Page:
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Today marks a new chapter in my life.  Officially, on the record, I can now say I am divorced.

It has been one year, nine months, and five days since my husband and I stopped living together.  It has been one year, six months, and twenty-two days since I last saw him.

And the feelings I’m having are surprising.  Perhaps it’s because we’ve had the Atlantic Ocean separating us for all that time. Perhaps it’s the new journey I’ve adopted. Perhaps it’s the people I’ve met, the books I’ve read, the food I’ve eaten, the movies I’ve watched… but I don’t feel sad or happy.  I don’t feel depressed or angered.

All I feel is acceptance.

In the last year, the painting that has been my life has changed colors and hues, from dusky to brilliant, from earth tones to jewel.  These paints have dimmed, brightened, sparkled and crackled at various spots.  Maybe even the canvas has ripped away from the boards at one point or another, and I had to stretch it and staple it back up. At times I felt a knife had been driven through the center of it.

Someone wise once said, “There’s order in chaos.”

When we look at something close up, under the scrutiny of a microscope, we see devil in the details.  While details are important at times, frequently we find ourselves getting lost.  I think we should all remember to take a step back and look at the larger picture.  While everything may seem confusing or disconnected close up, by considering something from a distance, we can then start to formulate a sense of order in the chaos.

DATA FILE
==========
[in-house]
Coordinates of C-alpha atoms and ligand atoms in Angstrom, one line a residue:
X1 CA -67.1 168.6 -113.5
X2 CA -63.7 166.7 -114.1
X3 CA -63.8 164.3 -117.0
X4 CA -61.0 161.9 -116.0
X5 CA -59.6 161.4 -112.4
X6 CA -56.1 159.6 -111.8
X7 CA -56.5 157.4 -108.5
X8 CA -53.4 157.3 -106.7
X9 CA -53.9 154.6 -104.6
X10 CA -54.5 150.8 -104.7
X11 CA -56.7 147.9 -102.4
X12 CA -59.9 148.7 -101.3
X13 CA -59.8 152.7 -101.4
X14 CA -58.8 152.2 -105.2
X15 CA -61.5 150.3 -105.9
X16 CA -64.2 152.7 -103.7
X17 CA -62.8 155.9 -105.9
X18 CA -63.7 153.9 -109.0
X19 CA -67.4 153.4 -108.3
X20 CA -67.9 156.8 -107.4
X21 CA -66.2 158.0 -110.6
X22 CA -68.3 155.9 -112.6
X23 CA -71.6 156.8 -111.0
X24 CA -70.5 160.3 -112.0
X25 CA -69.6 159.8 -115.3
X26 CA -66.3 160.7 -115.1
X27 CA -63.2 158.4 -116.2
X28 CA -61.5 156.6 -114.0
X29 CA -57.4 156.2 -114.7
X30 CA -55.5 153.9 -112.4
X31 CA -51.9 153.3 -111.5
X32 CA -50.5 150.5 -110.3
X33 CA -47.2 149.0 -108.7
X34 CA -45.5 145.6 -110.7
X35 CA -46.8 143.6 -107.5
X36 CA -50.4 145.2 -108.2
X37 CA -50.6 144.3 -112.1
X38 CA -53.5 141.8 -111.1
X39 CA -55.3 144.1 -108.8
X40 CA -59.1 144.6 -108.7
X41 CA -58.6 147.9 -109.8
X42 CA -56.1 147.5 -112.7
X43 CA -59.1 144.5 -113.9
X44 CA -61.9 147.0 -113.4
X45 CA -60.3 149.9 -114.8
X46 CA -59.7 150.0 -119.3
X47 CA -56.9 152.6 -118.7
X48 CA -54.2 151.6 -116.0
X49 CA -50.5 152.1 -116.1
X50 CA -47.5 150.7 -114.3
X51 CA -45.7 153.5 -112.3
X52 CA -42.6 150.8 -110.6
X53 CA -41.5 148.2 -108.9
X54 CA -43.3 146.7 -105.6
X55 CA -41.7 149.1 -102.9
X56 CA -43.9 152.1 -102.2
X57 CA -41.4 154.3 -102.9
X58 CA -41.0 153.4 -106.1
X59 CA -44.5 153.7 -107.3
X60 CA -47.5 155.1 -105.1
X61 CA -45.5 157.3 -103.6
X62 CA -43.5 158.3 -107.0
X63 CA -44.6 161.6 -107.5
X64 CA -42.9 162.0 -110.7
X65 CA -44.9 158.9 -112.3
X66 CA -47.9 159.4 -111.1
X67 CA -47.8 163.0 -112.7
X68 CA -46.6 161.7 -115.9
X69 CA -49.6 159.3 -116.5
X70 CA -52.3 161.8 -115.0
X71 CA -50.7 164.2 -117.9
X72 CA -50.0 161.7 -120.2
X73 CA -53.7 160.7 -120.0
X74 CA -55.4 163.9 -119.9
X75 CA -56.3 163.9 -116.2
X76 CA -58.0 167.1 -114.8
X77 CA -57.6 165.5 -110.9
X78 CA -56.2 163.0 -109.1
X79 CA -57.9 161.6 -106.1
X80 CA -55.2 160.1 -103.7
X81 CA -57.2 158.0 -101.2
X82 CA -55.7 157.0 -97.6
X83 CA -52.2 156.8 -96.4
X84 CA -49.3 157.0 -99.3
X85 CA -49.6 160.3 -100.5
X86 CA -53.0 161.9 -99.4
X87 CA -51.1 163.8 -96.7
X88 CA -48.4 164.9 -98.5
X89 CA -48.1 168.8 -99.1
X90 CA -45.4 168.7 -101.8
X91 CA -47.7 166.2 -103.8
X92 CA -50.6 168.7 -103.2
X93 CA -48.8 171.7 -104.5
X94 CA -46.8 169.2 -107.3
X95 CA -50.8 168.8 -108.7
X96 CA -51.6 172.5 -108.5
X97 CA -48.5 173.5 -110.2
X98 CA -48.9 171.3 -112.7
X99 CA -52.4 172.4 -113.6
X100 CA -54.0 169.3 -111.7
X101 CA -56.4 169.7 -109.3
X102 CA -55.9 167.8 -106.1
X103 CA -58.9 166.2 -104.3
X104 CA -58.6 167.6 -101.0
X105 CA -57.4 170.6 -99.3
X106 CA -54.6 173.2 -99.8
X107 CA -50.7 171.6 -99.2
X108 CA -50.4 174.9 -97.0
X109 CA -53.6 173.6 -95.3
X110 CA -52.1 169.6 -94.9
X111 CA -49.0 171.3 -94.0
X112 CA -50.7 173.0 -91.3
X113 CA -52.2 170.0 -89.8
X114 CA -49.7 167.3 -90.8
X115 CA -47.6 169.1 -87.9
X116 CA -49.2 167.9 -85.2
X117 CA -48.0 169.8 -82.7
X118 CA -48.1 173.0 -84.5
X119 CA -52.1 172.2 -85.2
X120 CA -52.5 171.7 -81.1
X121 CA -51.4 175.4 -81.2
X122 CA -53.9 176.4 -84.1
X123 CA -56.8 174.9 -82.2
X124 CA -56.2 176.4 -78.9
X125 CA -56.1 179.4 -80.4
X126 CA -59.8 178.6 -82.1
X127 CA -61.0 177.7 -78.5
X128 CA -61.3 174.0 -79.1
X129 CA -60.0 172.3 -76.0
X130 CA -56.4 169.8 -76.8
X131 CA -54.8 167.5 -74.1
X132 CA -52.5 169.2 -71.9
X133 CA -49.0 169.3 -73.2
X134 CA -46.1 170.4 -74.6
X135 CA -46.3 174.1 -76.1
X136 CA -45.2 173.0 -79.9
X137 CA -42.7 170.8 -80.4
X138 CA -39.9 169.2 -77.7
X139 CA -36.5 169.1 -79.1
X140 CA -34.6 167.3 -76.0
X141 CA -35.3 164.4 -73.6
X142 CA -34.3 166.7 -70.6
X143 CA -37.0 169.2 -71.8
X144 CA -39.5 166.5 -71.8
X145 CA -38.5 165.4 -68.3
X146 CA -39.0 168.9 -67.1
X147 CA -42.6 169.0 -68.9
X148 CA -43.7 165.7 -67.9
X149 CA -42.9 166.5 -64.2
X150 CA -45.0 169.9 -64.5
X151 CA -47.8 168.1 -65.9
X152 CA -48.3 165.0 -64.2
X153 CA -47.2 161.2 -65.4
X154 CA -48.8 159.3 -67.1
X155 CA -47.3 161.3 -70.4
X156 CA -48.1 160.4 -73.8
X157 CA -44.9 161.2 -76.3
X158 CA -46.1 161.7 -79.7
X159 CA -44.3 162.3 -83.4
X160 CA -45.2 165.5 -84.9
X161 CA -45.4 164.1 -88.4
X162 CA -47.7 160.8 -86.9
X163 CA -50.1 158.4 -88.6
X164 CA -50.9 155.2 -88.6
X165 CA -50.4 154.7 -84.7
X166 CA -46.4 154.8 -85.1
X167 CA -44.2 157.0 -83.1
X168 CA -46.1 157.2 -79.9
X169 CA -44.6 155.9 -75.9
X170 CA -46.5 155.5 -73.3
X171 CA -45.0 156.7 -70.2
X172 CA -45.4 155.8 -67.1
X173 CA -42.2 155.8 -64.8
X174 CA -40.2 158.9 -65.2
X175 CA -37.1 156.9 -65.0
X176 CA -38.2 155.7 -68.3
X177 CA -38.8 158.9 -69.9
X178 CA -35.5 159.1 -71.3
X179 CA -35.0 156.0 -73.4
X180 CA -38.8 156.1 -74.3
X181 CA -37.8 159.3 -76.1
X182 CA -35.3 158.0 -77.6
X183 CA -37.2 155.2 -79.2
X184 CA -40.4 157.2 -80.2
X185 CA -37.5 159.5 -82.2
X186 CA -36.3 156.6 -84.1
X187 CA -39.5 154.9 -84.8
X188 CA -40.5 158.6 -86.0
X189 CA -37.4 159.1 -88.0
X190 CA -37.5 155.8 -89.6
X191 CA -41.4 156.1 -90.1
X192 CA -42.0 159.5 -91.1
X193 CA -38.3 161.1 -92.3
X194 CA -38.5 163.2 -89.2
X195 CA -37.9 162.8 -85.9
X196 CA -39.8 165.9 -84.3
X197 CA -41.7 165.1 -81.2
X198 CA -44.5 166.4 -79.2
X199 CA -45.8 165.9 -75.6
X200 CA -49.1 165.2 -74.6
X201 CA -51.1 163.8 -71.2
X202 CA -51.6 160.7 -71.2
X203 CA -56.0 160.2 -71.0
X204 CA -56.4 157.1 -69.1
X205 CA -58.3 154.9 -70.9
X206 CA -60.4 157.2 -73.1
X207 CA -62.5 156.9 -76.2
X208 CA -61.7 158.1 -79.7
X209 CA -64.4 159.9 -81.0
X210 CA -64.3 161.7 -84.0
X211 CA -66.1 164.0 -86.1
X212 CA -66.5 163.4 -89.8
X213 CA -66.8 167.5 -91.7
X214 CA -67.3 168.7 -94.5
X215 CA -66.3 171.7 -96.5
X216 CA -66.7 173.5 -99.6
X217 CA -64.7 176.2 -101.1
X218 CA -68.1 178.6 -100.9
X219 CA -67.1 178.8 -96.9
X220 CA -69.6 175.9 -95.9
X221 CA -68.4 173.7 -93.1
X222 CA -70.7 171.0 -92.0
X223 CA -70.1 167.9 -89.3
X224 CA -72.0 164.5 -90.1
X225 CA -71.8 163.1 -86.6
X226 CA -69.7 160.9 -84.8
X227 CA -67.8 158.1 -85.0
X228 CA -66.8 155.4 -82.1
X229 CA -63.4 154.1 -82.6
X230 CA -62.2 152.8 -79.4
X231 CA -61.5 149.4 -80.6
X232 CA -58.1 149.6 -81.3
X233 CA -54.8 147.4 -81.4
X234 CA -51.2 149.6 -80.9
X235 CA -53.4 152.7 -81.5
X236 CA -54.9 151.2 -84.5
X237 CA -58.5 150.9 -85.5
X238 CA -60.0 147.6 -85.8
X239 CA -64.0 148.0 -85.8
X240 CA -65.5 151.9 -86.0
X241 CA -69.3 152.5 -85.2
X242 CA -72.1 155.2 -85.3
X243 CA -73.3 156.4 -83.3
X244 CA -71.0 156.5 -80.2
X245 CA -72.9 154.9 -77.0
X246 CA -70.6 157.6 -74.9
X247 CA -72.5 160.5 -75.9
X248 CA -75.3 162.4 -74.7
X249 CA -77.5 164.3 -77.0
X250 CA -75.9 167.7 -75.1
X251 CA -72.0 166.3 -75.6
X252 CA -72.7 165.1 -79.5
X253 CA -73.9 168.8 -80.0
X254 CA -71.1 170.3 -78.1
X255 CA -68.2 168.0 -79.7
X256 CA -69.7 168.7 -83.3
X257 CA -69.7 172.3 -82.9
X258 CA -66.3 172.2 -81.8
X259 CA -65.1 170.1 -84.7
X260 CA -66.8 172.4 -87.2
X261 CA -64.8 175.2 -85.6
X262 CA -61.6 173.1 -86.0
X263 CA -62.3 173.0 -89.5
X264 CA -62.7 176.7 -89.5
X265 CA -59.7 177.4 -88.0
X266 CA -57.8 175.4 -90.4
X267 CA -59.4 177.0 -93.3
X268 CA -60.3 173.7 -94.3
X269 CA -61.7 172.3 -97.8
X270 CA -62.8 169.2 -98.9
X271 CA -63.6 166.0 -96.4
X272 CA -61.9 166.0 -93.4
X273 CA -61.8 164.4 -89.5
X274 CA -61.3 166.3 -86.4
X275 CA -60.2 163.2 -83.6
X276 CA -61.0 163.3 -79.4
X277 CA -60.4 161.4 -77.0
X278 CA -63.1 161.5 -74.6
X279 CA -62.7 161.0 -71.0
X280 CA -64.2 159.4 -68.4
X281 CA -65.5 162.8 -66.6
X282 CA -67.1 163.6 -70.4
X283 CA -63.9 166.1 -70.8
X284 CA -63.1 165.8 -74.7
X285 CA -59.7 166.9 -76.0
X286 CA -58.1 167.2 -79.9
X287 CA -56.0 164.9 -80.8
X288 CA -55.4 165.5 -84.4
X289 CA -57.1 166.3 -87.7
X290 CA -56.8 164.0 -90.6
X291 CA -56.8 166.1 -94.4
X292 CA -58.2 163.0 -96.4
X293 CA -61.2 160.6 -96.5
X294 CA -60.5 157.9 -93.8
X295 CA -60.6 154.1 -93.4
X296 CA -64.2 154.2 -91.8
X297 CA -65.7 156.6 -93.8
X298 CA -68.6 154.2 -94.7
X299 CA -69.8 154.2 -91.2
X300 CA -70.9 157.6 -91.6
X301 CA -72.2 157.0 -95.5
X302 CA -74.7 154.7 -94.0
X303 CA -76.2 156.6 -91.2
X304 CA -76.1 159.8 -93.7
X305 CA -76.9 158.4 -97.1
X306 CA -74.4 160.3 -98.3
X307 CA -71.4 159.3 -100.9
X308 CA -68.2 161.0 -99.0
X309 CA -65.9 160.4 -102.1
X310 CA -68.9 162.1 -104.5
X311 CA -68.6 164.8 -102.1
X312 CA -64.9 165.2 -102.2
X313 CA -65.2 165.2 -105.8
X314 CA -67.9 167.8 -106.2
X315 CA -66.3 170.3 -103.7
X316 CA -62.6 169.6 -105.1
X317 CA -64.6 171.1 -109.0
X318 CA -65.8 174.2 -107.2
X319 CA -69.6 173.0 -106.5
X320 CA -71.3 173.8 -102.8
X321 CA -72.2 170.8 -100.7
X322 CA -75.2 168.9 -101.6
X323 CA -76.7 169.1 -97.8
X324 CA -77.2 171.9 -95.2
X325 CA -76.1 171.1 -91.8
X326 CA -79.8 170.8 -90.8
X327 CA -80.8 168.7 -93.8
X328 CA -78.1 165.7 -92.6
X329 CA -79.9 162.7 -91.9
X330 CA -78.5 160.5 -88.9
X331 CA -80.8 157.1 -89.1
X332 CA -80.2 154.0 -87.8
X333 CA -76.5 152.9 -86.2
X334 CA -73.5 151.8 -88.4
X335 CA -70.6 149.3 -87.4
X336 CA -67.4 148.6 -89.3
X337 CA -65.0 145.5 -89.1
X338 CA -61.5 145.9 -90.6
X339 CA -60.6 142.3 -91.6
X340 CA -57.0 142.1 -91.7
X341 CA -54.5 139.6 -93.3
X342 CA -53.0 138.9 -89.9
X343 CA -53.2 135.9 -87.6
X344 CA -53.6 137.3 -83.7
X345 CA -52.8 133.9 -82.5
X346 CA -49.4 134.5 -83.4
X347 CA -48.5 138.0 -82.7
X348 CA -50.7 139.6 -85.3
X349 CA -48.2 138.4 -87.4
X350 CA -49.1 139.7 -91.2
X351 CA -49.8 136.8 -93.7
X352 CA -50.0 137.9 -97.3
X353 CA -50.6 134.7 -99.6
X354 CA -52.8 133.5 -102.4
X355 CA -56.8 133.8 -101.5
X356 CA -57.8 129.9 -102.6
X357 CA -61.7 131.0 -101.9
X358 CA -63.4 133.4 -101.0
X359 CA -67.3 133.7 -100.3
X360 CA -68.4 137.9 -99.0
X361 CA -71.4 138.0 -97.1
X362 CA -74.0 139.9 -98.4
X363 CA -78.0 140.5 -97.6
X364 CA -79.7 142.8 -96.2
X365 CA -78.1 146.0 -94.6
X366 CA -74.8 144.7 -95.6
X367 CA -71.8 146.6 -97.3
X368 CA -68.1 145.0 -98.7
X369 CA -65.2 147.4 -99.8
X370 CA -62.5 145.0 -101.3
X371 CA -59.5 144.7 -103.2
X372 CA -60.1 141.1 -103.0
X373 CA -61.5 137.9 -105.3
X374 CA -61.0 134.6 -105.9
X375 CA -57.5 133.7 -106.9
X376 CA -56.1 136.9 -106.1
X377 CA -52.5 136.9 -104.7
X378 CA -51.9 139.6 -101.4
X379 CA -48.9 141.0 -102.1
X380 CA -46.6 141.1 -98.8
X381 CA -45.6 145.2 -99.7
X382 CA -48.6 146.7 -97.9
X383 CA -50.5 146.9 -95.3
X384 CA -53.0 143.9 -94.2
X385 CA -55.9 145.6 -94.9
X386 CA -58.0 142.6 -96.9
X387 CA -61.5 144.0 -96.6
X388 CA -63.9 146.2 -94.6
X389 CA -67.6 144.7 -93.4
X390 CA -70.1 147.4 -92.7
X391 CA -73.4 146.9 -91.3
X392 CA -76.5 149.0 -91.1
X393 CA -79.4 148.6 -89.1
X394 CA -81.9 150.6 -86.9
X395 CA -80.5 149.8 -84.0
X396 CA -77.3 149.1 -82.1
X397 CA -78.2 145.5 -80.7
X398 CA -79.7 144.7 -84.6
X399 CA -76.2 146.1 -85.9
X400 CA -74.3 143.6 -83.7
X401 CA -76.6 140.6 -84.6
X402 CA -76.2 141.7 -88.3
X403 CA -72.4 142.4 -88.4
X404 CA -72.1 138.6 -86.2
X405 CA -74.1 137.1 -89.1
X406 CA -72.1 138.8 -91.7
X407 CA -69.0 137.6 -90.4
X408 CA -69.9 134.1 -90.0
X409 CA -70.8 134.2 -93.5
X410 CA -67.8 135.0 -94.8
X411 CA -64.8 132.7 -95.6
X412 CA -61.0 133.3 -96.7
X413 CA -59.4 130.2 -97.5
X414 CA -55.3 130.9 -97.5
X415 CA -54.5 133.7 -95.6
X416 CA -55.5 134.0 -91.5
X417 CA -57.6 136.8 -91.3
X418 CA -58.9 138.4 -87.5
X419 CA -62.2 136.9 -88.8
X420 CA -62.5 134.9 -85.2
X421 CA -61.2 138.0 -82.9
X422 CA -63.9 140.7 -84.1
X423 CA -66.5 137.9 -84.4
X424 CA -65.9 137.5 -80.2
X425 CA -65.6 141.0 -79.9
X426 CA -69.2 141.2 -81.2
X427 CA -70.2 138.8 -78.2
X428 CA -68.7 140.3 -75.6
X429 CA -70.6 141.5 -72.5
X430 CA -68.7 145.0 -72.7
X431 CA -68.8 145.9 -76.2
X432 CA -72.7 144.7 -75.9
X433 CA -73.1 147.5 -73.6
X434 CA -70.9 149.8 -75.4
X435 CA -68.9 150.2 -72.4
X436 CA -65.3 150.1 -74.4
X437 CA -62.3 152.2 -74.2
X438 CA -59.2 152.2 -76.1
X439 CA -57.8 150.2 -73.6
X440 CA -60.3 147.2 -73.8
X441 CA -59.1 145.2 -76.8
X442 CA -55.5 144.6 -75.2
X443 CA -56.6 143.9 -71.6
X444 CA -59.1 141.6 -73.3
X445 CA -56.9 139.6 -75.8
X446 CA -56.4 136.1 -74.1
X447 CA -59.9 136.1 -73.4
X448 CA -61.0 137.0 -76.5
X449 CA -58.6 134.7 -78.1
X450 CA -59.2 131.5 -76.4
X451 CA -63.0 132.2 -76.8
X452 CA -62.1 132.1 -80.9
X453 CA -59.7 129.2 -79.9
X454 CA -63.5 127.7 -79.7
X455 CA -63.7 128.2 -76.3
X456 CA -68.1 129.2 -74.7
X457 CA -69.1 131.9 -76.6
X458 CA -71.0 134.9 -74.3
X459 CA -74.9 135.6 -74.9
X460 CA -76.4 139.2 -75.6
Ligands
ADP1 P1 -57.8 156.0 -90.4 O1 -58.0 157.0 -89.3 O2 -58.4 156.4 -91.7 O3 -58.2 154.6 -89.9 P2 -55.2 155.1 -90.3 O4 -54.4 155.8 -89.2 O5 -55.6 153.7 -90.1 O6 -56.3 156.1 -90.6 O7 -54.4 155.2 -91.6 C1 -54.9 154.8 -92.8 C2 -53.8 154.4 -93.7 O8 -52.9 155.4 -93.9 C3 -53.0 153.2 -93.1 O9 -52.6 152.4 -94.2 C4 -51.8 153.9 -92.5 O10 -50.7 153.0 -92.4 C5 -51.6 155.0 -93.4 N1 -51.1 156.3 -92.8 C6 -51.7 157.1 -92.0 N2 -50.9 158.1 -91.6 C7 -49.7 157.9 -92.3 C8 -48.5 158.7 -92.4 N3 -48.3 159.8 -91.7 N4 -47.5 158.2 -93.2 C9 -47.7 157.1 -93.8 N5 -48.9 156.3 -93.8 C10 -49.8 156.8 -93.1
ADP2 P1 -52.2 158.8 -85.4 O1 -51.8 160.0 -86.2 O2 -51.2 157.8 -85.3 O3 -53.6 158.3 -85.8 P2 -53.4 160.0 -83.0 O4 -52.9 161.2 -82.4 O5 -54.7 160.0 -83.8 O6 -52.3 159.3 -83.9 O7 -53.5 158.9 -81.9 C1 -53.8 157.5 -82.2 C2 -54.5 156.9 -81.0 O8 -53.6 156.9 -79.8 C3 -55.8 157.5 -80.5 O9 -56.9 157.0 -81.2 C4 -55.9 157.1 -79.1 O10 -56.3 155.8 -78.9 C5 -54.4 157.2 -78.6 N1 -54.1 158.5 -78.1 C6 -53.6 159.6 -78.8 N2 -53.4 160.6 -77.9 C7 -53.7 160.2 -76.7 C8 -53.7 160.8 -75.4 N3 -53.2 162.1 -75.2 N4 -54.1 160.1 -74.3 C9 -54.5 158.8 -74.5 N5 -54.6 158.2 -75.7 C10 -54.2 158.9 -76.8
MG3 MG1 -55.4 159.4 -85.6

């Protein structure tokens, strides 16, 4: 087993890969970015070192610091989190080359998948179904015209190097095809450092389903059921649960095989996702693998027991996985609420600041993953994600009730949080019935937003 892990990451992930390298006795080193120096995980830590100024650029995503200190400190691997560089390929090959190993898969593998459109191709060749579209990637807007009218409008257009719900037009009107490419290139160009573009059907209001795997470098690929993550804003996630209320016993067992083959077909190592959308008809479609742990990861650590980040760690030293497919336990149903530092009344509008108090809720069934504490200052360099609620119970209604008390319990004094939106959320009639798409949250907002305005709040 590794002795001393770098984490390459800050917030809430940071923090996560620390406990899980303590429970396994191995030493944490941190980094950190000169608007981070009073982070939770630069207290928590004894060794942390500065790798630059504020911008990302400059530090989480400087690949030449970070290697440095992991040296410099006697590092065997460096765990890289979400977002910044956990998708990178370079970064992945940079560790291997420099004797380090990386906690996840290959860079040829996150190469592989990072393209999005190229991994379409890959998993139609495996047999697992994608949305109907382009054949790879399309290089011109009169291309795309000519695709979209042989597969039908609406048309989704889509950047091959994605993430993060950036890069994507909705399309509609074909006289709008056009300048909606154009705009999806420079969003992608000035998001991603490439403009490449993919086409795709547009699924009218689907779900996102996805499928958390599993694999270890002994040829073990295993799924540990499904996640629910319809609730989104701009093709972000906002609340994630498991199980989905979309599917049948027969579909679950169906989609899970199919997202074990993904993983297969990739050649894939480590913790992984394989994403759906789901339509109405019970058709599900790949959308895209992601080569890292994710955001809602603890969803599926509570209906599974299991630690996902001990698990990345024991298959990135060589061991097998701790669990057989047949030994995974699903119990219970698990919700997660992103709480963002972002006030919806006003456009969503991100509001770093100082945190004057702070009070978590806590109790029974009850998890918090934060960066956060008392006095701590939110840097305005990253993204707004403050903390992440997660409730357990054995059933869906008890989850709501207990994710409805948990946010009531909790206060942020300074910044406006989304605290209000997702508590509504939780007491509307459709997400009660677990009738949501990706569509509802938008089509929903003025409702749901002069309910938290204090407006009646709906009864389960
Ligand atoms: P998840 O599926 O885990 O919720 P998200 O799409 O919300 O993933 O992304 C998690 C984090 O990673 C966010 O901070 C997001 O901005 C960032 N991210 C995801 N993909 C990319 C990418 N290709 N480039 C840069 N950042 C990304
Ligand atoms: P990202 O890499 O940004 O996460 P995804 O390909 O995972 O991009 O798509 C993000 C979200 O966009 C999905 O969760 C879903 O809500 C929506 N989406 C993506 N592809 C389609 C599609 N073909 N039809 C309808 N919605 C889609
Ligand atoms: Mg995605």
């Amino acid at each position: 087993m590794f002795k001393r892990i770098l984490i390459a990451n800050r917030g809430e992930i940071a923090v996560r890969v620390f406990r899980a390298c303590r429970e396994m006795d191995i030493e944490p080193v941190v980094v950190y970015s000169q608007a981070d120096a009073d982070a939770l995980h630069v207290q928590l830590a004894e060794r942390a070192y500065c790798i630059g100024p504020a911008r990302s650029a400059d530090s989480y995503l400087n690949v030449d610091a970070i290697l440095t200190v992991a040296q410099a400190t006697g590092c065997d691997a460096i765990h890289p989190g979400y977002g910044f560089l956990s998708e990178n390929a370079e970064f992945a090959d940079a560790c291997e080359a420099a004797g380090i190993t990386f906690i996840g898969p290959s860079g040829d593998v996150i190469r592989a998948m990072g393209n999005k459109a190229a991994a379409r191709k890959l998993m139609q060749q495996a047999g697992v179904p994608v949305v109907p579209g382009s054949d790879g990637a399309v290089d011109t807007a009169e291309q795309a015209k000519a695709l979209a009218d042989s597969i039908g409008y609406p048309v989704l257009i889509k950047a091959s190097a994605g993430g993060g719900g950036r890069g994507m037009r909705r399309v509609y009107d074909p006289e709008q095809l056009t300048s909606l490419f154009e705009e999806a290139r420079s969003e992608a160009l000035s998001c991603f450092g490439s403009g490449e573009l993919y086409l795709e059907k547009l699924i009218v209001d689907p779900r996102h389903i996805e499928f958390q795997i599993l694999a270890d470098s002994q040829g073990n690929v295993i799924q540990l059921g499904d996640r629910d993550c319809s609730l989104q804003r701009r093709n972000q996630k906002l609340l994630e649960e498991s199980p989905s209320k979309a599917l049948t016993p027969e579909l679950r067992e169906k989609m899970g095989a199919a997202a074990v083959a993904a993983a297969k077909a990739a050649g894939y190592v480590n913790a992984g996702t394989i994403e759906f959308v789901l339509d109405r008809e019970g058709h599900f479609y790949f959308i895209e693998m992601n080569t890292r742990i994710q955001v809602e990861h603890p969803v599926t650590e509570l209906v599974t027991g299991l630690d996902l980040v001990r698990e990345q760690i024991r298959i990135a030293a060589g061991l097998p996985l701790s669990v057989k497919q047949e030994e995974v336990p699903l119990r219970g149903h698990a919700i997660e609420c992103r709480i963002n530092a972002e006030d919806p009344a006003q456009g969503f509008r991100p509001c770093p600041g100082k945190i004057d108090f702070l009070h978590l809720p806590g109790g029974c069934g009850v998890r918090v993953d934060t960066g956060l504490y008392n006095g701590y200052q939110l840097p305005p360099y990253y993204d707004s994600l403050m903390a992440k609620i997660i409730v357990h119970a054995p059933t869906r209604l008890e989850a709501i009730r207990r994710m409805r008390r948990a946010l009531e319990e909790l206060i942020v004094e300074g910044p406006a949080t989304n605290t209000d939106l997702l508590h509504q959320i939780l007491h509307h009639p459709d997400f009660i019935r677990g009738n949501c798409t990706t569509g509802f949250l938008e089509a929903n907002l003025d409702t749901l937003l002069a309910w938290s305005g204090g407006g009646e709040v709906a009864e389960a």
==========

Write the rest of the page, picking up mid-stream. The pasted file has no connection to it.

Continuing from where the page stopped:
When I think about specific moments of my life, pre-, during, and post-marriage (starting now), I may feel anxiety, frustration, exhaustion, shame, confusion, anger…  But when I considered my life as a whole, especially the journey I’ve had in the last year that has slowly brought me out of darkness, I see a unique painting.  Now, I won’t say it’s beautiful, and it’s definitely far from perfect, but I’m still proud to call it my own.

I’m not ashamed anymore to be among the divorcees. I won’t hesitate to tell anyone that I haven’t made a single mistake that I regret or would change.  I believe everything happens for a reason.  Every decision I made, every idea I had, every experience that affected me, has brought me to this point.  The creation of my canvas may have been messy at times, but it turned out just as it should.

And now it’s time to start over.

But while divorce is usually focused on separation, disconnecting, denying, and forgetting, I’m choosing to remember.  I’m choosing to think about the journey as a whole and consider it completely (despite my impatience) before placing the first color on my fresh, blank canvas.

Because the good, the bad, the ugly developed me and made me who I am.

And I accept.

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